Miller echoes this theme of personalization when discussing the art of sampling: “Sampling plays with different perceptions of time. Sampling allows people to replay their own memories of the sounds and situations of their lives” (Miller, 28). Here, Miller astutely details just how significantly personal memories can influence our respective interpretations of sound. An individual with a certain background is likely to react very differently to a sampling of a musical work than an individual with another background. In fact, I now realize that Miller’s observation is particularly relevant to my study of sound. Take, for instance, the discussion surrounding autotune. I failed to note that, much like the subjectivity involved with an individual’s reaction to sampling, theoretical perspectives regarding the effect of autotune and sonic technology can also differ simply based on that same subjectivity. Weheliye posits that the “vocoder” enhanced R&B music yet another listener could be less appreciative of the vocoder’s effect. Similarly, McKenzie may criticize autotune for robbing music of its “soul”, while other listeners may favor the artificial sound provided by the technology. This theme of personal subjectivity is also present in the discussion surrounding theories of voice. Sure, Barthes may elect to emphasize the “grain” of the voice, but his vocal theory does not warrant greater credibility than that of Aristotle’s. In truth, the philosophers simply disagree on their personal definitions of the voice. Jordan Scott, who has lived with a stutter, is likely to have a very different idea of what constitutes voice as a result of his personal experiences.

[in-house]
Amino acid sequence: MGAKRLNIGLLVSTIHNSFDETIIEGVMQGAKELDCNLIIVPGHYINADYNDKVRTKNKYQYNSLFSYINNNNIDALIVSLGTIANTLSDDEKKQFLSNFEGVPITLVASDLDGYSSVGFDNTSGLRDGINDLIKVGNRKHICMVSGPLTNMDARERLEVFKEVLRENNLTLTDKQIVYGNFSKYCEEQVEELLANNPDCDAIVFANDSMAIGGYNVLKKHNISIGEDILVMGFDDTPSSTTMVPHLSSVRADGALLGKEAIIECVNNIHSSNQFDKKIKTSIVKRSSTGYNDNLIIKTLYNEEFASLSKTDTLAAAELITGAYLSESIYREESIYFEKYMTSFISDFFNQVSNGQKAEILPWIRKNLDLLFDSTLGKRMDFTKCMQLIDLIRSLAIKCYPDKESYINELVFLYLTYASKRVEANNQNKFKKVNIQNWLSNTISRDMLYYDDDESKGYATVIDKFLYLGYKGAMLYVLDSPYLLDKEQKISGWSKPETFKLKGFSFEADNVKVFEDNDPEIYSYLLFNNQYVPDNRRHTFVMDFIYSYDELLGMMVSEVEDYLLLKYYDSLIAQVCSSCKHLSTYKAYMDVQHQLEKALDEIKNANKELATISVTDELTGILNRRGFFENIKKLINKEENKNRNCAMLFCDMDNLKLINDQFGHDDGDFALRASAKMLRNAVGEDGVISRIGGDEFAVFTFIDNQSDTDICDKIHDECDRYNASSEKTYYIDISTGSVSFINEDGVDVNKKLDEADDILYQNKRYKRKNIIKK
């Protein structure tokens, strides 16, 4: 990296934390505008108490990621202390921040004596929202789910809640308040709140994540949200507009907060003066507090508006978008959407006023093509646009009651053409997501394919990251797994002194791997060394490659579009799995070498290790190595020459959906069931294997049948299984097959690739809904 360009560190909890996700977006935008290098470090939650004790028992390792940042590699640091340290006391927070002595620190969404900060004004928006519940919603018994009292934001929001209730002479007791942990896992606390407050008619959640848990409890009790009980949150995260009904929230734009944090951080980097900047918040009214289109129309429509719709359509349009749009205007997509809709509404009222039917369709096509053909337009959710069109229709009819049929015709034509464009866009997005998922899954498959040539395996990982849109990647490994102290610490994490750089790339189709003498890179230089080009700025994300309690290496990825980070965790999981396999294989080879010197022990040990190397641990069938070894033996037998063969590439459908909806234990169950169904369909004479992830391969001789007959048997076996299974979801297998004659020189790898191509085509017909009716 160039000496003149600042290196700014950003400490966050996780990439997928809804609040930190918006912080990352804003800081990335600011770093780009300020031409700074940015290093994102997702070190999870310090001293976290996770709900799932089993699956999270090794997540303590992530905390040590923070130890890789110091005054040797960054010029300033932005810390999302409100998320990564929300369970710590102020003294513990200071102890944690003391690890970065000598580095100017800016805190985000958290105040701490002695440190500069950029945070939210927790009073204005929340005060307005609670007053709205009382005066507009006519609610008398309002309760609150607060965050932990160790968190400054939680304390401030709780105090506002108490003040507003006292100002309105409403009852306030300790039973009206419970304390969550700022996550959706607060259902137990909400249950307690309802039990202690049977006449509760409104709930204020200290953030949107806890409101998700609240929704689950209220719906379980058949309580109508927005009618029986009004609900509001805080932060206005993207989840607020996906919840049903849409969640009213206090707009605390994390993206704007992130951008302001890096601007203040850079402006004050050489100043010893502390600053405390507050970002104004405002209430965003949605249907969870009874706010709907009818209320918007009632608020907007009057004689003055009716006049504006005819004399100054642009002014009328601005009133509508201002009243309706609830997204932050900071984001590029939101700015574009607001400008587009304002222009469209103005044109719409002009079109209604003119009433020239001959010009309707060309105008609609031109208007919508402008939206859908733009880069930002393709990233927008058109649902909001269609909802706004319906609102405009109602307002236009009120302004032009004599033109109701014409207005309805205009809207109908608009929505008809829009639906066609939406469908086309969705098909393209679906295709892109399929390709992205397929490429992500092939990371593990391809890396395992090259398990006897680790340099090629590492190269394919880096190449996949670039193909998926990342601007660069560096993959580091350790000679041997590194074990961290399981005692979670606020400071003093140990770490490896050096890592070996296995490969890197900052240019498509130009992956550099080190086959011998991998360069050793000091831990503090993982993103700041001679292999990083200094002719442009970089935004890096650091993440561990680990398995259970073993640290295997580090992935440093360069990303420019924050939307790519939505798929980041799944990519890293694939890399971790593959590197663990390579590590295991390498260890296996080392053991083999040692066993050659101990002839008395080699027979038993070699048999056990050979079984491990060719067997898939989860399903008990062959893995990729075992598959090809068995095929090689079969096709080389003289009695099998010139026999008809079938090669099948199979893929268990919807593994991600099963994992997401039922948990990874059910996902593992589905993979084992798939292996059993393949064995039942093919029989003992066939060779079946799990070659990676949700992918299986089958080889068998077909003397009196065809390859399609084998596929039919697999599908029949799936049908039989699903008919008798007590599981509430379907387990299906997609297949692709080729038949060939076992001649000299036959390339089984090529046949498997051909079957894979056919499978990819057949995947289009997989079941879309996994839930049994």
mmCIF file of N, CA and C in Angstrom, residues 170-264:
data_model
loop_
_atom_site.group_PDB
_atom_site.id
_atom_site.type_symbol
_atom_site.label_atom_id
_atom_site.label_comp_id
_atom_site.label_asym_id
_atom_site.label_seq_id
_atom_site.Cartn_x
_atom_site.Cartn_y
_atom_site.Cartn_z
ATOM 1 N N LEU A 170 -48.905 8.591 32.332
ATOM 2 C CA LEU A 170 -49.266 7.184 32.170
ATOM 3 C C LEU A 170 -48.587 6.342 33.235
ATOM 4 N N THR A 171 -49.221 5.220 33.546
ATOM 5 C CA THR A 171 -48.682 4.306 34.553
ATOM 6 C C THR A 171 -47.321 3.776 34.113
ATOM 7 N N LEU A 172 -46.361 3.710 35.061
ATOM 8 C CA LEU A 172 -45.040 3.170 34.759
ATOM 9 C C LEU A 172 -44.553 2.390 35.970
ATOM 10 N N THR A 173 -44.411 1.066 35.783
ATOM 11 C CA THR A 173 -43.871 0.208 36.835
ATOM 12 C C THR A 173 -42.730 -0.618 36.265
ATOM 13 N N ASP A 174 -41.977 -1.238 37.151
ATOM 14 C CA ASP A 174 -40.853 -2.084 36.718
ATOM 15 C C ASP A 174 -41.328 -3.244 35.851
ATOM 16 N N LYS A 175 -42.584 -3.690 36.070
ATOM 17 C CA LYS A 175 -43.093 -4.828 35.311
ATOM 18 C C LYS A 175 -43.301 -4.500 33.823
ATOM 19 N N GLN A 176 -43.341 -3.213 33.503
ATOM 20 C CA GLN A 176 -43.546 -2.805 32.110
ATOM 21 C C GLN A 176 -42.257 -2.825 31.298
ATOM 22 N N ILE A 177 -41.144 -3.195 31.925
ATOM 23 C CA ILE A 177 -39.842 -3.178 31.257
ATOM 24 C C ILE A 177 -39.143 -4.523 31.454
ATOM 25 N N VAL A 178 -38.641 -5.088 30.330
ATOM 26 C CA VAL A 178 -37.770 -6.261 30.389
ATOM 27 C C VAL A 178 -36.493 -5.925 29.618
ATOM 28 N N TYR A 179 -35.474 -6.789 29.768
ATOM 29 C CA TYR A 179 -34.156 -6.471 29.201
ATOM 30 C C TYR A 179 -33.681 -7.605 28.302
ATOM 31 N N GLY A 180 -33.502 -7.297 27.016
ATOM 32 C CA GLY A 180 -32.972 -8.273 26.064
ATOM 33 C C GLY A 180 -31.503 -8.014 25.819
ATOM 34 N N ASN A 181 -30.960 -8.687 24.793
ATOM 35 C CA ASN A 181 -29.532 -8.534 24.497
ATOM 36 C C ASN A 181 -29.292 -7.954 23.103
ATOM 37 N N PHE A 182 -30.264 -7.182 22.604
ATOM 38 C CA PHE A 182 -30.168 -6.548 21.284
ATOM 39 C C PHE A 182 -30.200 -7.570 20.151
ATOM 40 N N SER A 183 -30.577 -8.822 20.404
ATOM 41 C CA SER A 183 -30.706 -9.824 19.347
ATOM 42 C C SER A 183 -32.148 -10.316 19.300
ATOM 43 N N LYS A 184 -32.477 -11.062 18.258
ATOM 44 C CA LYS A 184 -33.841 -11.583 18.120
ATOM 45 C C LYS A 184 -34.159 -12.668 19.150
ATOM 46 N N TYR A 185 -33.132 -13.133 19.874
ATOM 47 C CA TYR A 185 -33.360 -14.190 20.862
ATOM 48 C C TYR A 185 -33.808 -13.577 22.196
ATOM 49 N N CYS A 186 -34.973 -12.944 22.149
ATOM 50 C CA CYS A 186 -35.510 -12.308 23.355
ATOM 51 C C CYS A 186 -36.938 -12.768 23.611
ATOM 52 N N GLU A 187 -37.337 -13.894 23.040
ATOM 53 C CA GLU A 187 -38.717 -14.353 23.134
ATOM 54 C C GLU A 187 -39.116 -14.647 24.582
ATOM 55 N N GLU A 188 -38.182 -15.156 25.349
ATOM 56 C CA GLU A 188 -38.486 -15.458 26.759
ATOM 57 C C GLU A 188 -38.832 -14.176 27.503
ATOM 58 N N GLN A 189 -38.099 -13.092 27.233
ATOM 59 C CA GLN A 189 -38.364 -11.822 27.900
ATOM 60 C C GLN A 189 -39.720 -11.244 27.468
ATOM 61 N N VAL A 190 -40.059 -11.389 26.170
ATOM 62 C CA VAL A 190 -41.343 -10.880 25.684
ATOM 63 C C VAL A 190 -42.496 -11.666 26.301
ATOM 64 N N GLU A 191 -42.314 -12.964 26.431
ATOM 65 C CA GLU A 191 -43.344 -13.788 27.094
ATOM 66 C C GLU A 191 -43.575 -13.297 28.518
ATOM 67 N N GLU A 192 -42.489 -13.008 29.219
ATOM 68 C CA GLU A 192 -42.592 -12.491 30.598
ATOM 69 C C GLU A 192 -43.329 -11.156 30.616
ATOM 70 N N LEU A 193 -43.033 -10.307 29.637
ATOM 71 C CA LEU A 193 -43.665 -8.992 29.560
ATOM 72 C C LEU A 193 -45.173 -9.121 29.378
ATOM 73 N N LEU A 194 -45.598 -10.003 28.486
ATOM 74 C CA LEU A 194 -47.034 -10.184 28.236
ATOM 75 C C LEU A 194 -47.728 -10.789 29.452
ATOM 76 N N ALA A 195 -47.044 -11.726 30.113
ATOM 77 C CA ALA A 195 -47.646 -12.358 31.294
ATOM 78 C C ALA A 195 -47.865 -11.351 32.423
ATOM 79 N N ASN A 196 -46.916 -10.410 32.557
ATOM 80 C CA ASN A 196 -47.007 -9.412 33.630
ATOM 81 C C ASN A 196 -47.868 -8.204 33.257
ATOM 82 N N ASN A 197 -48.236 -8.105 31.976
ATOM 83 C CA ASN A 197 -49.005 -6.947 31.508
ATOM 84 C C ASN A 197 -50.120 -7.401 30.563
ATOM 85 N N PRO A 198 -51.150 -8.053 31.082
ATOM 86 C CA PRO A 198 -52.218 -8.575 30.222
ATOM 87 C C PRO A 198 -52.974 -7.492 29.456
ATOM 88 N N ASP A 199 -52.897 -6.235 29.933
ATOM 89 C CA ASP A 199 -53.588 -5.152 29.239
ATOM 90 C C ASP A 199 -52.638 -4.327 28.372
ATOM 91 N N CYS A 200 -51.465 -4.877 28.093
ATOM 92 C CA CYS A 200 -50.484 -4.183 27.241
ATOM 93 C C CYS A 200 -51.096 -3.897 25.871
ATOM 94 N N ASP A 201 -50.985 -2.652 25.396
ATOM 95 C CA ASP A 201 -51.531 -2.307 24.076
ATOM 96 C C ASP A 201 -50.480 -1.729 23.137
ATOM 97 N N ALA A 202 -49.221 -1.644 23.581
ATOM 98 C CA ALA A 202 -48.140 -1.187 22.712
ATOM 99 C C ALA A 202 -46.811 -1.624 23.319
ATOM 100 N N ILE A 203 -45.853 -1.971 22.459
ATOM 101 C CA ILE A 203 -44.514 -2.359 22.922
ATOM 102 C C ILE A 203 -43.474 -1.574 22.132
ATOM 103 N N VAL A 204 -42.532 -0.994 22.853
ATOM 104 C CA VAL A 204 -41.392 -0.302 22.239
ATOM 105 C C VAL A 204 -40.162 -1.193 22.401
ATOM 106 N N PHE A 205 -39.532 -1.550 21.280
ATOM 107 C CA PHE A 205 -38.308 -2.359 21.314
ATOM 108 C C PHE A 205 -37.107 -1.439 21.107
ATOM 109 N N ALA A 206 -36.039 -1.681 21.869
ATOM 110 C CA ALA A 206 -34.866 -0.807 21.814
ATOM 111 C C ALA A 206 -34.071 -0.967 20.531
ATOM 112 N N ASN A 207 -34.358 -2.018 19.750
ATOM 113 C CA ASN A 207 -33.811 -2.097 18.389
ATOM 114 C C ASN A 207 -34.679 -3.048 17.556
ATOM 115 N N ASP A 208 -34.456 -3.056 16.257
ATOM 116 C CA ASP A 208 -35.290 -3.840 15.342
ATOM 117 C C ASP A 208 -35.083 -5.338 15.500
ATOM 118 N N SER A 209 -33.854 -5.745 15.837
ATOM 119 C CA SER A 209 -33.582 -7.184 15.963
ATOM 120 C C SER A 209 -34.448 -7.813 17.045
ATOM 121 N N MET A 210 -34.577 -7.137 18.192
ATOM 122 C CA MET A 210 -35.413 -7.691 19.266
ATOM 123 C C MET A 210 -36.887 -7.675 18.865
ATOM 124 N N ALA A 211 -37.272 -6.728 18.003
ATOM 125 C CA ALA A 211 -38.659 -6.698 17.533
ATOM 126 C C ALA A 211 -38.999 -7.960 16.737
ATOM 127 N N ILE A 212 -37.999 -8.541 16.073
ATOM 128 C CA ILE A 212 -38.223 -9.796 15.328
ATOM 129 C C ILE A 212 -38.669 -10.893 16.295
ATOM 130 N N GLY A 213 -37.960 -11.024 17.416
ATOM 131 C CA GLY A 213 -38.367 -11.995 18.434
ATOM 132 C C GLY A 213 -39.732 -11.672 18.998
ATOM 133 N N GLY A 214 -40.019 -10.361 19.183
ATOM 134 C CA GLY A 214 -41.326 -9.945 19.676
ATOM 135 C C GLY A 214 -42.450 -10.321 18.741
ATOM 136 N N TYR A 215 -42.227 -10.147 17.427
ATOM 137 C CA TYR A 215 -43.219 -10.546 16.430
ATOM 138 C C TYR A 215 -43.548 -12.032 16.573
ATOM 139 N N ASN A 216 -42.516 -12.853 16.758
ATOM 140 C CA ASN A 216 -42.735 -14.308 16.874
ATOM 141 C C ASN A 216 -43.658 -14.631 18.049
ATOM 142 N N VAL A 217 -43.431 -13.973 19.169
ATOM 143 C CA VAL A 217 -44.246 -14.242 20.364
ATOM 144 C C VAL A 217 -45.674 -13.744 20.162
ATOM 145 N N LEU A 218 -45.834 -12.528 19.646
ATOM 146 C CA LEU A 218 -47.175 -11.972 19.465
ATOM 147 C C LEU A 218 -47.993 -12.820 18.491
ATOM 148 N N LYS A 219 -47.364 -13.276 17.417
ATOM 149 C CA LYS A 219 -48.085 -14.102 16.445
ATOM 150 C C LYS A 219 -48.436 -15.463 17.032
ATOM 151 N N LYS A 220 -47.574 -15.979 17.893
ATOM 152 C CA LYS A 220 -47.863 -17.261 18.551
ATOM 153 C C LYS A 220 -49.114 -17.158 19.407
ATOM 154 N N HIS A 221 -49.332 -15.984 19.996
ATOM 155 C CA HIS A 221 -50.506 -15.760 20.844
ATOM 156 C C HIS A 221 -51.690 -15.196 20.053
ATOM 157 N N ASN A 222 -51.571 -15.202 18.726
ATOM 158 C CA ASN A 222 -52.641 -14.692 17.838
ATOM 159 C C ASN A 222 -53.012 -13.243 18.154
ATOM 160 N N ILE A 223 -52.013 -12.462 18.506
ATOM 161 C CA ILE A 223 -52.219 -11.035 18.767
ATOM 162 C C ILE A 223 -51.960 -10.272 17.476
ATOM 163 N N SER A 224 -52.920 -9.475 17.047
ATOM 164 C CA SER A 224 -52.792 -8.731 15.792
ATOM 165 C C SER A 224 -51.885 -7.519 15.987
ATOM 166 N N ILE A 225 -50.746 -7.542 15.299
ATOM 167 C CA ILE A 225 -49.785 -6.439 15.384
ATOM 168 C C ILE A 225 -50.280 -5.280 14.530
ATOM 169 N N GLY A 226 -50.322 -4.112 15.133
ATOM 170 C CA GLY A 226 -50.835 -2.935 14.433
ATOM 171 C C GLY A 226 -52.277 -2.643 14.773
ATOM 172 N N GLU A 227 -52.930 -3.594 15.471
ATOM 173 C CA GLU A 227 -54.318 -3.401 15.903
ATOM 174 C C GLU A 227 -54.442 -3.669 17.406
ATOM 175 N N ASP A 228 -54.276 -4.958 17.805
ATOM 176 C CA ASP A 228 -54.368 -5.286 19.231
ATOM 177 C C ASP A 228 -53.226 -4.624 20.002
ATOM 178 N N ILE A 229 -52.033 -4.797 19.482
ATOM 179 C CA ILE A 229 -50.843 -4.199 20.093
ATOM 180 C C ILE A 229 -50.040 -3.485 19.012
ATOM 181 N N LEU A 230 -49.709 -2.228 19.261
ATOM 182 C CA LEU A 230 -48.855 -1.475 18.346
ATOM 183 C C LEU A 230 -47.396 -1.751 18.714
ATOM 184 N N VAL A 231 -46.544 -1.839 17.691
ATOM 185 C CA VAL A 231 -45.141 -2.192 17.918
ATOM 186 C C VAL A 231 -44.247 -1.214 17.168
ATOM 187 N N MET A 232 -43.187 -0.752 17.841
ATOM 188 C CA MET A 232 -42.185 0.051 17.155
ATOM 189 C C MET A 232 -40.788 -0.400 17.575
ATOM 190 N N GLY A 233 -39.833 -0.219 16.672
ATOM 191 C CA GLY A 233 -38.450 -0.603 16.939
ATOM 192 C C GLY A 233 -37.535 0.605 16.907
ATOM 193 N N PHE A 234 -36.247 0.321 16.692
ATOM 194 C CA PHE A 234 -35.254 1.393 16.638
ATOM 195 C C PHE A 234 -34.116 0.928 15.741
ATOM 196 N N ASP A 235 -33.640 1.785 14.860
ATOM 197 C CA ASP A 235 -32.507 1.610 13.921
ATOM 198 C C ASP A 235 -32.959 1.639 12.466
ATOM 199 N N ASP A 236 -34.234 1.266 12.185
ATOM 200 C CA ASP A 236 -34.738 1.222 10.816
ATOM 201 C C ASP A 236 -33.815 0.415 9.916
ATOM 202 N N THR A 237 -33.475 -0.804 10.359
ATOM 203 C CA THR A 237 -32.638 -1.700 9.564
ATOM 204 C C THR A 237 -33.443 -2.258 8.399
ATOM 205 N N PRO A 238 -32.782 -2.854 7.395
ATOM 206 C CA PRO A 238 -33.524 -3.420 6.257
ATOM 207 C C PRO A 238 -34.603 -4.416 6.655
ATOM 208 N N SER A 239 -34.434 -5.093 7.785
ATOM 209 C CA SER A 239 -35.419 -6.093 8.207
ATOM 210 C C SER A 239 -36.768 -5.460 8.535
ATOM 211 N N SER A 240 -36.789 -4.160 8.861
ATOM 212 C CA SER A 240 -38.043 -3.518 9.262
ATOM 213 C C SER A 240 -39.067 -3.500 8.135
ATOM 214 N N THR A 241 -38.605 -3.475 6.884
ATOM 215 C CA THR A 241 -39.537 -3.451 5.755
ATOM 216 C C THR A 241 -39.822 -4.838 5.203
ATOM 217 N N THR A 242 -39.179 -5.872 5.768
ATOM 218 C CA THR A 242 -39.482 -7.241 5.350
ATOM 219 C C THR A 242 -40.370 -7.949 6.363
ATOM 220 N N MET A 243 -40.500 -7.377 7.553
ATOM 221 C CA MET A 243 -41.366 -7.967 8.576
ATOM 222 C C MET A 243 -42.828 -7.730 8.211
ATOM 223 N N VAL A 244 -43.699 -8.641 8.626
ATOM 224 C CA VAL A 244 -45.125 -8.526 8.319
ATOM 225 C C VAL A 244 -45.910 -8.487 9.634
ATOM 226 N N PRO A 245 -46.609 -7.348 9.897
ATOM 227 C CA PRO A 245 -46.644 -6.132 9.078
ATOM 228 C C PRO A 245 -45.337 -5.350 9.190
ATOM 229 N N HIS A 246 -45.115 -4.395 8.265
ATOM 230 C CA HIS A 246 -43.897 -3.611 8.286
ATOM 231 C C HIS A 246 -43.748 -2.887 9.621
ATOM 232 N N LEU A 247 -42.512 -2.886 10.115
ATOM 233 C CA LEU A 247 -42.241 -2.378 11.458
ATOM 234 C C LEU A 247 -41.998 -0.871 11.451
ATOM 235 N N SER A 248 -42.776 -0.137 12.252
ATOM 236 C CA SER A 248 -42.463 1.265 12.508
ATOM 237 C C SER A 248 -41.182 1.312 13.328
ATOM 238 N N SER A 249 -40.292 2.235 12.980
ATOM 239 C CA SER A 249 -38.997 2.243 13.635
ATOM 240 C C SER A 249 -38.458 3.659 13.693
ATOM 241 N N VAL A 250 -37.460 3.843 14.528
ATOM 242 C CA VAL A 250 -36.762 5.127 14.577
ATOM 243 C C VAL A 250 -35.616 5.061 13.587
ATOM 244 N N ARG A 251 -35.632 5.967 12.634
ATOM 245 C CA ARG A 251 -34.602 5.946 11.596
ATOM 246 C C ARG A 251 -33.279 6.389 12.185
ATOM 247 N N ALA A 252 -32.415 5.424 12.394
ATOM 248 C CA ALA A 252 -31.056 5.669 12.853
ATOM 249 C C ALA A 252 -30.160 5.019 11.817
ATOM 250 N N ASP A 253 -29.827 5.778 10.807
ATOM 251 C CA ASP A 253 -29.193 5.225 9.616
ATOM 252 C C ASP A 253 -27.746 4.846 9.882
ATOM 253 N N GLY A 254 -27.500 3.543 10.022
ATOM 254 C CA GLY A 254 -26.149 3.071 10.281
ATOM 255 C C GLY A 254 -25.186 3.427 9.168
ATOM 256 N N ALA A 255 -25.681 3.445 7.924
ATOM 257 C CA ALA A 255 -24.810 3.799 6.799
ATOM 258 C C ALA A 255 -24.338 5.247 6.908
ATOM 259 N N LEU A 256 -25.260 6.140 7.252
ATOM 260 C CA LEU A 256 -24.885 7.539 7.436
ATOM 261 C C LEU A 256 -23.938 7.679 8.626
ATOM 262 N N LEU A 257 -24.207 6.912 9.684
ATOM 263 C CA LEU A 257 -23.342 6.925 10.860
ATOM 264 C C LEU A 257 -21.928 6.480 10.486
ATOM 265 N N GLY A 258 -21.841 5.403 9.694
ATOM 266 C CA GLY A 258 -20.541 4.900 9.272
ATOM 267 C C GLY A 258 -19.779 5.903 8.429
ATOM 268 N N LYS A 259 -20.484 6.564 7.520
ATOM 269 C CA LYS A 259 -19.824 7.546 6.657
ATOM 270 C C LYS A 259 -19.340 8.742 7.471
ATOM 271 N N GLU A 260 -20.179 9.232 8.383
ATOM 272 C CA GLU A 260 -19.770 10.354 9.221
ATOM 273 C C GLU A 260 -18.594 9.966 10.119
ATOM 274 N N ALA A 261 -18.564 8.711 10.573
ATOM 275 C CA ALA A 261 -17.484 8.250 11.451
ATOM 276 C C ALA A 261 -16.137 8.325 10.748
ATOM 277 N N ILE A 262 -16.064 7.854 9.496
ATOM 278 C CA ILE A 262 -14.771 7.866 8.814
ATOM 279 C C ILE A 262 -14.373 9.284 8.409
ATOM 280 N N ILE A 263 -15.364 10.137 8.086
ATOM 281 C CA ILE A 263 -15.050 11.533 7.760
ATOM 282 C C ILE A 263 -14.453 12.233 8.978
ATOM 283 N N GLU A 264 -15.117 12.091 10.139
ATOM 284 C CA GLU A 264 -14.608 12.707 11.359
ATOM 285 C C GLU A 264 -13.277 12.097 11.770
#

Over the course of the semester, I have engaged with a number of sound studies thinkers works. I found it particularly interesting that every theoretical writing regarding sound was different from the other, even if only in the slightest nuance. However, I previously believed the study of sound to be like any other perspective-based study: familiarize myself with the various theoretical viewpoints and determine which perspective is the most well-rounded. Miller’s writing regarding the personal nature of one’s identity and their relationship with sound allowed me to recognize the way sound differs from most other subjects. Sound is personal, sacred even. It is then logical that our relationship and theoretical perspectives concerning sound are heavily influenced by our own experiences. And in turn, I learned that my more systematic or binary way of thinking is not suited to all academic subjects. Some subjects, like the study of sound, require a little partiality.

Works Cited

Miller, Paul D., aka DJ Spooky That Subliminal Kid. Rhythm Science. Mediawork Pamphlet Series. Cambridge, Mass: Mediawork/MIT Press, 2004.

Scott, Jordan. Blert. Coach House Books, 2008.

Aristoteles, and Jonathan Barnes. The Complete Works of Aristotle: the Revised Oxford Translation. Princeton Univ. Press, 1984.

Barthes, Roland. The Grain of the Voice: Interviews 1962-1980. New York: Hill and Wang, 1985. Print.

“Why Auto-Tune Is Not Ruining Music.” OUPblog, Oxford University Press, 14 June 2012, blog.oup.com/2012/06/why-auto-tune-is-not-ruining-music/.

Core, Nick Holmes & Kevin. “Pitch Perfection? The ‘Flawless’ Vocal and the Rise of Auto-Tune.” BBC News, BBC, 17 May 2013, www.bbc.com/news/entertainment-arts-22514705.

Sterne, Jonathan. The Sound Studies Reader. Routledge, 2012.



Engaging with the Sounds of an Environment